23 Ray Gillespie, “Mexicans Tip Hats to American Umps, Says Donovan, Dean of Pasquel Staff,” The Sporting News, March 31, 1948: 18; “1947 Monterrey Industriales Roster,” www.statscrew.com/minorbaseball/roster; Frank Graham, Jr., “The Mexican War,” 129-130, 133.
24 Pedro Galiana, “Gonzalez Slow to Reply to Bid to Rejoin O.B.,” The Sporting News, January 28, 1948: 21; “Max Lanier Ineligibles Prep for 100-Game Tour,” The Sporting News, May 5, 1948: 22.
25 Pedro Galiana, “Mexican Jumpers Balk Over Pasquel Pay Cuts,” The Sporting News, February 25, 1948: 21.
26 Dan Daniel, “N. L. Opposes Amnesty for Jumpers,” The Sporting News, February 11, 1948: 1.
27 Jorge Alarcon, “Ex-Card Klein Quits Mexican League Team,” The Sporting News, June 8, 1949: 45; “Lou Klein Quits Mexican League,” St. Louis Post-Dispatch, May 31, 1949: 16.
28 Staff, “‘Come Home, All Forgiven,’ Dyer Tells Three Jumpers,” St. Louis-Post Dispatch, June 6, 1949: 16-17; “Bottle Thrown at Umpire as Indians Win,” St. Louis Post-Dispatch, June 8, 1949: 17; J. Roy Stockton, “Extra Innings,” St. Louis Post-Dispatch, July 14, 1949: 1.
29 “Outfielder Sauer Sold to Pirates By Cards,” St. Louis Post-Dispatch, June 15, 1949: 16; “Martin, Klein, Olmo Given Best Chances,” St. Louis Post-Dispatch, June 9, 1949: 26.
30 J. Roy Stockton, “No Let-Up in Sight as Phils Call Tonight,” St. Louis Post-Dispatch, June 17, 1949: 28.
31 Robert Morrison, “6th Victory in Row Over Braves Turns the Trick; Klein Hits Two Homers as ‘Pony’ Infield Shines,” St. Louis Post-Dispatch, June 25, 1949: 6.
32 J. Roy Stockton, “Extra Innings – Lou Klein Just the Man the Cardinals Were Seeking ,” St. Louis Post-Dispatch, June 26, 1949: 55; “Klein Gets Increase of About $2500 in New Contract,” St. Louis Post-Dispatch, June 30, 1949: 18; J. Roy Stockton, “Extra Innings – Cardinals Expect the Cat to Have Sharp Claws Soon,” St. Louis-Post Dispatch, July 1, 1949: 21.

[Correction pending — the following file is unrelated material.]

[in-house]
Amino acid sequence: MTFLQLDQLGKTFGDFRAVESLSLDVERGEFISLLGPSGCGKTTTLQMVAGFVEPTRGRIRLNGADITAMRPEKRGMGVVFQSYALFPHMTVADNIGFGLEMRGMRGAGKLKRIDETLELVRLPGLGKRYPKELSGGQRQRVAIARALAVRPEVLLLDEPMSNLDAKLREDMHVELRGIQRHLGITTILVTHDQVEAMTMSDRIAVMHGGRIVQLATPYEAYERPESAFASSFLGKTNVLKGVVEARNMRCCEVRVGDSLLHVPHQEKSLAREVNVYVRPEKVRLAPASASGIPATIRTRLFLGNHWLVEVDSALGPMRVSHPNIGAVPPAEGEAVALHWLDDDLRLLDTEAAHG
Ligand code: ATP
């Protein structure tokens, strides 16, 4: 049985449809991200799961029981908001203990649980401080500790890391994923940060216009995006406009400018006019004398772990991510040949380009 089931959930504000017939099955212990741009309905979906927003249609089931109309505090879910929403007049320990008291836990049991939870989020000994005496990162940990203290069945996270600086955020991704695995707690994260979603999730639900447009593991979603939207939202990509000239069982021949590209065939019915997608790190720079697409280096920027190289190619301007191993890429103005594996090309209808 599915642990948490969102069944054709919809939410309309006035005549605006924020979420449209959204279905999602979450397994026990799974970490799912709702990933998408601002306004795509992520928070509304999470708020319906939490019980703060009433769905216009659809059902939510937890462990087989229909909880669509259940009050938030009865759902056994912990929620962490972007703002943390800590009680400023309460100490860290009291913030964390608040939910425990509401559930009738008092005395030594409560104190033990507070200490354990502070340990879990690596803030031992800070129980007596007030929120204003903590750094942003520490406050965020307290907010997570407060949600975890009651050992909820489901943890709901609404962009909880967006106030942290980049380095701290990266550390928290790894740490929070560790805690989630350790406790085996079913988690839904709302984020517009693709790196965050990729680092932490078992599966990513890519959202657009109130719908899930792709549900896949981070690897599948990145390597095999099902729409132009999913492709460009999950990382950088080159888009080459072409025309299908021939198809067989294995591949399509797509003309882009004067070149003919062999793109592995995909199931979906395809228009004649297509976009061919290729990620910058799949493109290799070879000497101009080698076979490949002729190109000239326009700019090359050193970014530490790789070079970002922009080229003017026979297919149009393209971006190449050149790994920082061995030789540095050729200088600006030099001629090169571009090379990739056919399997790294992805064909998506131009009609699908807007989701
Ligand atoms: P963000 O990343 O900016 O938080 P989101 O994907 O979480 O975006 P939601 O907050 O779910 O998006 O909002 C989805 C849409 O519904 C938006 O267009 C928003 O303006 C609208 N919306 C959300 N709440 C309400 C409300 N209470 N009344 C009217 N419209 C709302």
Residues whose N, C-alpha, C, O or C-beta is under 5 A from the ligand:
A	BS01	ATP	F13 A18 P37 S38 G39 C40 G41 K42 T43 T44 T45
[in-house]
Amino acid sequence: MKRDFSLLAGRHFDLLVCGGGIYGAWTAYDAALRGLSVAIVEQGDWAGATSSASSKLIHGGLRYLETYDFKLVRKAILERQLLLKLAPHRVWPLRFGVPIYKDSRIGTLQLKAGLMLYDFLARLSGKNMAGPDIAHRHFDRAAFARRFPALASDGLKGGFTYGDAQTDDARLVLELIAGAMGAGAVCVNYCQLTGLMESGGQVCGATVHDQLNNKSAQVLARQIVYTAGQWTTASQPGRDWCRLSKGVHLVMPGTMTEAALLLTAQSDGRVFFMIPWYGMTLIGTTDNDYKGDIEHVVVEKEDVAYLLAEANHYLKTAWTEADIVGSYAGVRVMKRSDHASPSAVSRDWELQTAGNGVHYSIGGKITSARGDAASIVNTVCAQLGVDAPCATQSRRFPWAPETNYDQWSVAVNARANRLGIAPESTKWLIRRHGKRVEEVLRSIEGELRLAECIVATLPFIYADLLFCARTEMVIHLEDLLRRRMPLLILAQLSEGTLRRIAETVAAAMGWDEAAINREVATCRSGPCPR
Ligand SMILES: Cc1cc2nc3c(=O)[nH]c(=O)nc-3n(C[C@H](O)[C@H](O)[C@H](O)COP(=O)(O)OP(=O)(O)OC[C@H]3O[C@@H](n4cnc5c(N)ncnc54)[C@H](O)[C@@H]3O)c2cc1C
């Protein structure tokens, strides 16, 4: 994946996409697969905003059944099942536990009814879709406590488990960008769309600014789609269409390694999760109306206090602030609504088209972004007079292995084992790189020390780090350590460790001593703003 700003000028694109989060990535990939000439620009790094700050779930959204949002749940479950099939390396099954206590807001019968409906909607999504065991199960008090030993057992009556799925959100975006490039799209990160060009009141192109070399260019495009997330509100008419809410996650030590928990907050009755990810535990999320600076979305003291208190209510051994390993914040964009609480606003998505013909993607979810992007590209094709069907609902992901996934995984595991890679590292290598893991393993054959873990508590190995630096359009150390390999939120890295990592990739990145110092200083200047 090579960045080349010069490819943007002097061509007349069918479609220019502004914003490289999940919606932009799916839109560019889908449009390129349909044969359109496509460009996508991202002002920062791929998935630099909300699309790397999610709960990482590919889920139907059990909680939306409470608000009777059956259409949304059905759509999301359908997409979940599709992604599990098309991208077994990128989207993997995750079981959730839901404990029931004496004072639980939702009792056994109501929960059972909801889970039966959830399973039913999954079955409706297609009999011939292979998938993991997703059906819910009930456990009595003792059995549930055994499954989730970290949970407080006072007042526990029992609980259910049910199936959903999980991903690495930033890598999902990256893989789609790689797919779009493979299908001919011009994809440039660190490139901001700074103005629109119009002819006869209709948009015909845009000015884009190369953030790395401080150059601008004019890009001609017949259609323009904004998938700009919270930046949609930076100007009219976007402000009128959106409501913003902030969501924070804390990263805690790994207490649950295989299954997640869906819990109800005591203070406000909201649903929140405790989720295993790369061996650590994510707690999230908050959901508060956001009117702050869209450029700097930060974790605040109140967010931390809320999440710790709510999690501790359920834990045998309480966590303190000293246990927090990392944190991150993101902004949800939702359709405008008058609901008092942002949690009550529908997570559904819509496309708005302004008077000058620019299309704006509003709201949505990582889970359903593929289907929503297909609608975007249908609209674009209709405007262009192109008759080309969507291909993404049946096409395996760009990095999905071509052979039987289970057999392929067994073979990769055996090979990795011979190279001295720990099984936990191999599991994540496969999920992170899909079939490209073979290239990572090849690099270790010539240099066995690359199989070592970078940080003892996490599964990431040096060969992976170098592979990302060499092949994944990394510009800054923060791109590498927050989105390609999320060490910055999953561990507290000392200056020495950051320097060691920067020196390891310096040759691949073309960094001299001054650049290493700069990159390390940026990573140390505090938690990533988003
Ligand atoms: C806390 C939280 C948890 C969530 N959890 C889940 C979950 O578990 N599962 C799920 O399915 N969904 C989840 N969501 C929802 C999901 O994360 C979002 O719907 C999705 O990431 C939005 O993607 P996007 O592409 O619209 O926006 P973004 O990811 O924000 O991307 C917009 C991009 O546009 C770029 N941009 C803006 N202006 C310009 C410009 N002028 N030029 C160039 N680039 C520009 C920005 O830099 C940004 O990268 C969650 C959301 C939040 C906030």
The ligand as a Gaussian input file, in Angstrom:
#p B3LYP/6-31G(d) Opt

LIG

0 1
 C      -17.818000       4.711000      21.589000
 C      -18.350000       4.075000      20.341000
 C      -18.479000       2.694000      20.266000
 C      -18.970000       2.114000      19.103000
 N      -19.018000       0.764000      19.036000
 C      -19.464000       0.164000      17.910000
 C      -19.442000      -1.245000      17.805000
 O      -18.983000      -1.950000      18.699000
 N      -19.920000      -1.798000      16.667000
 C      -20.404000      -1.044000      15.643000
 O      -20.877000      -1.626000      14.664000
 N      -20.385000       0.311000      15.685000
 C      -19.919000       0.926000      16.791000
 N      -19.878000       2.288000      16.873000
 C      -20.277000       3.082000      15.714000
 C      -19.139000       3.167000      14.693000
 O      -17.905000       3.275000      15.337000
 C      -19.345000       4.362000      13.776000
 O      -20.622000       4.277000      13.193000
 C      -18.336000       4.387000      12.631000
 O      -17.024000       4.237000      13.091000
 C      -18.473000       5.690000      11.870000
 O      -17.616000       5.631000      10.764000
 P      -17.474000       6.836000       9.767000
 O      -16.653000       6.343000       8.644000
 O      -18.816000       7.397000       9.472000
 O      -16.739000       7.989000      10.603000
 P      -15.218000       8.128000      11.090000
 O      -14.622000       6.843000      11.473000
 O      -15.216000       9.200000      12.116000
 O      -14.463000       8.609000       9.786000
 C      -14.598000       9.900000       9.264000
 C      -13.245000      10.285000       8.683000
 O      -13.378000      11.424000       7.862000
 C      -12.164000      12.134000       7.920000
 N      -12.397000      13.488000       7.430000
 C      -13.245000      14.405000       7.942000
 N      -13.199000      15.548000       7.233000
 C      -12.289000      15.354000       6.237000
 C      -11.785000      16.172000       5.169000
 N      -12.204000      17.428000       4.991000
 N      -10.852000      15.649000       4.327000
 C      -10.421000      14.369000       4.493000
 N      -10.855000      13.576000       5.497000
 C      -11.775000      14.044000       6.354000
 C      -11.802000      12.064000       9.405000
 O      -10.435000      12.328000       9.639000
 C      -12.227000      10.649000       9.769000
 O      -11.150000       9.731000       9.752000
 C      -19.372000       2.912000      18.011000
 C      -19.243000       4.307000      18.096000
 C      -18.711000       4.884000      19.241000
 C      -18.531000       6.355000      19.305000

33 “Happy Days Are Here Again, By Jorge!” St. Louis Post-Dispatch (photo), July 3, 1949: 15.
34 Bob Broeg, “Pittsburgh, at Home, Has Won Three of Five Games from Redbirds,” St. Louis Post-Dispatch, August 19, 1949: 24; Bob Broeg, “Pollet Shines in Relief and Gains 16th Victory; Harry Gumbert the Loser,” St. Louis Post-Dispatch, August 21, 1949: 51; “No Flowers Please,” St. Louis Post-Dispatch, October 3, 1949: 18; “Cards Give Half-Shares to Jumpers,” St. Louis Post-Dispatch, October 17, 1949: 19.
35 Frank Finch, “Seraph Bats Batter Ducks for 9-2 Win,” Los Angeles Times, May 26, 1950: 61.
36 Al Wolf, “Sportraits,” Los Angeles Times, August 22, 1950: 54.
37 “Boy Hurt by Auto of A’s Lou Klein,” Philadelphia Inquirer, July 29, 1951: 27.
38 Art Morrow, “A’s Fans Fear DiMag’s Goodbye Will Force Yankee Grab at Fain,” The Sporting News, December 19, 1951: 14.
39 Associated Press, “Padres Beat LA in Pitching Battle,” Sacramento Bee, May 14, 1952: 34; “Pesty Pads Sweep Card With Seals,” Los Angeles Times, July 14, 1952: 67; Al Wolf, “Twinks Take 10th; Then Pads Step In,” Los Angeles Times, July 21, 1952: 57-58.
40 Pedro Galiana, “Havana Scores 18-1 Beating, But Rolls With Punch,” The Sporting News, December 24, 1952: 26; Pedro Galiana, “Klein and Rand Go on Homer Spree for Havana Reds,” The Sporting News, January 7, 1953: 23.